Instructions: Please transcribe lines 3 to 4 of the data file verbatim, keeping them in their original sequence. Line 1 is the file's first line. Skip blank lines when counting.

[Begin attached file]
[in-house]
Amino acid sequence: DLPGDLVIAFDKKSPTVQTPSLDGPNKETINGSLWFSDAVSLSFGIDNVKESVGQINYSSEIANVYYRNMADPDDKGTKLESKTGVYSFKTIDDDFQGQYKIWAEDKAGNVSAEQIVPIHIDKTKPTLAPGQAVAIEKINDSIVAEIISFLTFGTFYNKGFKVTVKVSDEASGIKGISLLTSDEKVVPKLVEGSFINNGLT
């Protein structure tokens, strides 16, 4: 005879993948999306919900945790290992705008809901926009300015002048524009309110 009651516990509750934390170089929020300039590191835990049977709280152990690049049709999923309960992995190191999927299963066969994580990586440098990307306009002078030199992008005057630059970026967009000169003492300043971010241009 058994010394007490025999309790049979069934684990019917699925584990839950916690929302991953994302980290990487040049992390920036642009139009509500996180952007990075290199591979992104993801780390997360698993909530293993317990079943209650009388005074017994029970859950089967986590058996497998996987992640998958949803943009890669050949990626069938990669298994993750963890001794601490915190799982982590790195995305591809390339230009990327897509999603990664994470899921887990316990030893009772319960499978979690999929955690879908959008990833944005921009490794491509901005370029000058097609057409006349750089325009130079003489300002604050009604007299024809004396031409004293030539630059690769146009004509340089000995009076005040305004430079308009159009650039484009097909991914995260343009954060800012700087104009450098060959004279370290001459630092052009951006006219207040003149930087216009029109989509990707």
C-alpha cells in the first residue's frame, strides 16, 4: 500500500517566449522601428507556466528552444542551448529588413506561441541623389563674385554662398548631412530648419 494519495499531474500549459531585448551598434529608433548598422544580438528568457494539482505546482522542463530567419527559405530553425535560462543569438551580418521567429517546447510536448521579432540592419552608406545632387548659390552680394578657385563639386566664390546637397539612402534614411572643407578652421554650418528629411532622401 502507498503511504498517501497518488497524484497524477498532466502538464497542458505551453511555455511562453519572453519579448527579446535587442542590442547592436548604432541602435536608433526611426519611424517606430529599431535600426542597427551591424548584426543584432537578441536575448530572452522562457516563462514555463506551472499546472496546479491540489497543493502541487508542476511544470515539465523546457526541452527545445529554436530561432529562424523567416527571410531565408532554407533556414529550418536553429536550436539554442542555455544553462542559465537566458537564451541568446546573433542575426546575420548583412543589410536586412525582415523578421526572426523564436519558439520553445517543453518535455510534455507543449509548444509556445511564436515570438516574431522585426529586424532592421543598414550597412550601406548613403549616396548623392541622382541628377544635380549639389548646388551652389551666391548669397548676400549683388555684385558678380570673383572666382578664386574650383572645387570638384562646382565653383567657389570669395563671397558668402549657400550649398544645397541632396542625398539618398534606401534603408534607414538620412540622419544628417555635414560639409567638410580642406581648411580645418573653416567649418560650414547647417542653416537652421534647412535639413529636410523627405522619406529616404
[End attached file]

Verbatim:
């Protein structure tokens, strides 16, 4: 005879993948999306919900945790290992705008809901926009300015002048524009309110 009651516990509750934390170089929020300039590191835990049977709280152990690049049709999923309960992995190191999927299963066969994580990586440098990307306009002078030199992008005057630059970026967009000169003492300043971010241009 058994010394007490025999309790049979069934684990019917699925584990839950916690929302991953994302980290990487040049992390920036642009139009509500996180952007990075290199591979992104993801780390997360698993909530293993317990079943209650009388005074017994029970859950089967986590058996497998996987992640998958949803943009890669050949990626069938990669298994993750963890001794601490915190799982982590790195995305591809390339230009990327897509999603990664994470899921887990316990030893009772319960499978979690999929955690879908959008990833944005921009490794491509901005370029000058097609057409006349750089325009130079003489300002604050009604007299024809004396031409004293030539630059690769146009004509340089000995009076005040305004430079308009159009650039484009097909991914995260343009954060800012700087104009450098060959004279370290001459630092052009951006006219207040003149930087216009029109989509990707």
C-alpha cells in the first residue's frame, strides 16, 4: 500500500517566449522601428507556466528552444542551448529588413506561441541623389563674385554662398548631412530648419 494519495499531474500549459531585448551598434529608433548598422544580438528568457494539482505546482522542463530567419527559405530553425535560462543569438551580418521567429517546447510536448521579432540592419552608406545632387548659390552680394578657385563639386566664390546637397539612402534614411572643407578652421554650418528629411532622401 502507498503511504498517501497518488497524484497524477498532466502538464497542458505551453511555455511562453519572453519579448527579446535587442542590442547592436548604432541602435536608433526611426519611424517606430529599431535600426542597427551591424548584426543584432537578441536575448530572452522562457516563462514555463506551472499546472496546479491540489497543493502541487508542476511544470515539465523546457526541452527545445529554436530561432529562424523567416527571410531565408532554407533556414529550418536553429536550436539554442542555455544553462542559465537566458537564451541568446546573433542575426546575420548583412543589410536586412525582415523578421526572426523564436519558439520553445517543453518535455510534455507543449509548444509556445511564436515570438516574431522585426529586424532592421543598414550597412550601406548613403549616396548623392541622382541628377544635380549639389548646388551652389551666391548669397548676400549683388555684385558678380570673383572666382578664386574650383572645387570638384562646382565653383567657389570669395563671397558668402549657400550649398544645397541632396542625398539618398534606401534603408534607414538620412540622419544628417555635414560639409567638410580642406581648411580645418573653416567649418560650414547647417542653416537652421534647412535639413529636410523627405522619406529616404